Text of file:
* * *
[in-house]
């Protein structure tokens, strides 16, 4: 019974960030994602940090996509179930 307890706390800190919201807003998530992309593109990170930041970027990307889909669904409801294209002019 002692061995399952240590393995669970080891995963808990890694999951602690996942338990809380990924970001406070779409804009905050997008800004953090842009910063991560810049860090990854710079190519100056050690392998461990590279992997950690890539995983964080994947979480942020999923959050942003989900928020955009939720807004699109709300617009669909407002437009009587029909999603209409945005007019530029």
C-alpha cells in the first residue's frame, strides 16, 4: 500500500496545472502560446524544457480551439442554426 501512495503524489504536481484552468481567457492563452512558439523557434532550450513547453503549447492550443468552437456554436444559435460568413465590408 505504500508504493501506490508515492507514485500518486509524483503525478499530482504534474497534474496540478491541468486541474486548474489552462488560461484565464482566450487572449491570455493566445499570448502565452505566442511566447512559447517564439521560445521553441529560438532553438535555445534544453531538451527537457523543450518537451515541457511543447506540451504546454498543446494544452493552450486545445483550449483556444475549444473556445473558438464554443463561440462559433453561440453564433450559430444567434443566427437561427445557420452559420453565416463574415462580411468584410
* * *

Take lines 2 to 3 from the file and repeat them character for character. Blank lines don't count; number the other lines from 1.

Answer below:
């Protein structure tokens, strides 16, 4: 019974960030994602940090996509179930 307890706390800190919201807003998530992309593109990170930041970027990307889909669904409801294209002019 002692061995399952240590393995669970080891995963808990890694999951602690996942338990809380990924970001406070779409804009905050997008800004953090842009910063991560810049860090990854710079190519100056050690392998461990590279992997950690890539995983964080994947979480942020999923959050942003989900928020955009939720807004699109709300617009669909407002437009009587029909999603209409945005007019530029």
C-alpha cells in the first residue's frame, strides 16, 4: 500500500496545472502560446524544457480551439442554426 501512495503524489504536481484552468481567457492563452512558439523557434532550450513547453503549447492550443468552437456554436444559435460568413465590408 505504500508504493501506490508515492507514485500518486509524483503525478499530482504534474497534474496540478491541468486541474486548474489552462488560461484565464482566450487572449491570455493566445499570448502565452505566442511566447512559447517564439521560445521553441529560438532553438535555445534544453531538451527537457523543450518537451515541457511543447506540451504546454498543446494544452493552450486545445483550449483556444475549444473556445473558438464554443463561440462559433453561440453564433450559430444567434443566427437561427445557420452559420453565416463574415462580411468584410